“It’s so funny actually, when you start looking they are everywhere,” London-based photographer Oskar Proctor says of plants that peek through windows of homes and shopfronts. Sometimes they're gargantuan in size and sometimes miniscule, but they're always very much part of the furniture. Proctor has created a series of photographs of said greenery in collaboration with florist Nik Southern, founder of London’s Grace & Thorn; some of the images feature in Southern’s newly released book-cum-plant owner’s bible, How Not to Kill Your Plants, a publication that takes the looking after of plants joyously “back to basics”.
Southern wanted her book to feature photographs of plants that feature in real life – not “styled in situ”, as she puts it – and came up with the concept while sitting in a waiting room. “I was sitting in the Indian visa office in Goodge Street, and they had these three plants in there which had been there for years and years and years,” she explains. “They looked a bit battered but you know somebody definitely loves them and cares for them. And I just thought, I love them because they’re not there to be trendy, you know? They’ve been there for years.”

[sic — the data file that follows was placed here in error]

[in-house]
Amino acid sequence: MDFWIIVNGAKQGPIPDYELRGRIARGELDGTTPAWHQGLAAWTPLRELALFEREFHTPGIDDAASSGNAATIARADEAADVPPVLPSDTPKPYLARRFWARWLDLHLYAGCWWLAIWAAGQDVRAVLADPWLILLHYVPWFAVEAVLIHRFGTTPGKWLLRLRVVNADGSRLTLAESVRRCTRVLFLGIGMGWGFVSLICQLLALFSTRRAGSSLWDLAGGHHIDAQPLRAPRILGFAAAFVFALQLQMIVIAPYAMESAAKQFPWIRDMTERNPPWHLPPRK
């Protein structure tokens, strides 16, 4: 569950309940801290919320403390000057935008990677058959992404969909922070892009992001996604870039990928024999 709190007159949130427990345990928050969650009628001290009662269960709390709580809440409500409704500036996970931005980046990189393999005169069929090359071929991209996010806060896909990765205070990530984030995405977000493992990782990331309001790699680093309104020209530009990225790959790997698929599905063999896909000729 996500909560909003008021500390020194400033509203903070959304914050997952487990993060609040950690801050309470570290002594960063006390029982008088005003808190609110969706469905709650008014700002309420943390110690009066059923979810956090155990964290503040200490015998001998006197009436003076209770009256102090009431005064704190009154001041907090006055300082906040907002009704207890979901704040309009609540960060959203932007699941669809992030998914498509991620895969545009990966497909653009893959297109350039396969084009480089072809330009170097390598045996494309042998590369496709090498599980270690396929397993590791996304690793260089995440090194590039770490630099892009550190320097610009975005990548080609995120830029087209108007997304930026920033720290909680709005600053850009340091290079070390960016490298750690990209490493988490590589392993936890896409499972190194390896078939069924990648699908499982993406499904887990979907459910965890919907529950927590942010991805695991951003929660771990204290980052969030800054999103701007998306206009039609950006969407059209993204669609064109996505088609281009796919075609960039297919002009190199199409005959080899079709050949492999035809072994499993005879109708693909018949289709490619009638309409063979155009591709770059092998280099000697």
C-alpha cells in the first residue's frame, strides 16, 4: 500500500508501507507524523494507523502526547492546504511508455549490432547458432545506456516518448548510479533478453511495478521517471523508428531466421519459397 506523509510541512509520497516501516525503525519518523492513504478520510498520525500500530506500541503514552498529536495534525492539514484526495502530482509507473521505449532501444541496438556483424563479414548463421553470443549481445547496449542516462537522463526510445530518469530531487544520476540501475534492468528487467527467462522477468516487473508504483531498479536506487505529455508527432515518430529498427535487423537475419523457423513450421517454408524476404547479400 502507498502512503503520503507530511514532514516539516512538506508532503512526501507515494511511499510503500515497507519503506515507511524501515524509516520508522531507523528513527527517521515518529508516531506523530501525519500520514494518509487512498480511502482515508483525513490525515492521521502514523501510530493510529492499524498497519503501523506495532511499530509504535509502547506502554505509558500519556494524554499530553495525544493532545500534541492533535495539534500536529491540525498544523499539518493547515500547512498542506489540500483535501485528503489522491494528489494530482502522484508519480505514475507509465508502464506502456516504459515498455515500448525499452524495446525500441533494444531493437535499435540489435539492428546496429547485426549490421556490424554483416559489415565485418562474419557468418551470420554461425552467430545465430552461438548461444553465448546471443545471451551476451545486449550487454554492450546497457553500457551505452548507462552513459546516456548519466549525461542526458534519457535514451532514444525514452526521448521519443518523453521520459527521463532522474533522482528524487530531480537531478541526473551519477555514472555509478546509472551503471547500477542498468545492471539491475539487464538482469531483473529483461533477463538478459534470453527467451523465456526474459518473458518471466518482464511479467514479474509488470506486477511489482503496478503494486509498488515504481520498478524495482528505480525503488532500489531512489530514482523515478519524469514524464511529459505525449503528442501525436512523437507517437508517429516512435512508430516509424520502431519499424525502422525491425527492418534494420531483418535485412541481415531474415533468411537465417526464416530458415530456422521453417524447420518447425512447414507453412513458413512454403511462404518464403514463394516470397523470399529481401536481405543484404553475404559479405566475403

And so it was put to Proctor to capture other instances of plants like those – “they’ve outgrown their pots, they’re a bit gnarly, but they grow and they grow and they’ve been loved for years,” Southern enthuses – and the project took him a few day’s worth of walking around London, camera at the ready. “I was taking pictures of plants on people’s balconies, plants in people’s windows,” Proctor says. “It was mostly around Stoke Newington, and super spontaneous. And it’s another way of looking at plants that I haven’t really thought about.”
“These are traditional British places. The dry cleaners is a classic,” continues Southern. Proctor’s images are most satisfying for their familiarity; these are plants that have been right under our noses for years, and have become synonymous with their surroundings. Take the shot of a tall, spindly cactus that stretches up the inside of a window, snuggling next to a blind that seems to have distorted itself to accommodate the succulent. “There was this big funeral parlour with these amazing, huge things in the window,” says Proctor of one window display, in which shrubbery lines the lower third, while the rest of the space is taken up by what might be trees, with chunky stalks and ginormous deep green leaves. Here’s hoping the owners have a copy of Southern’s book to hand, and that these plants will last for many years to come.
How Not To Kill Your Plants by Nik Southern is available now, published by Hodder & Stoughton.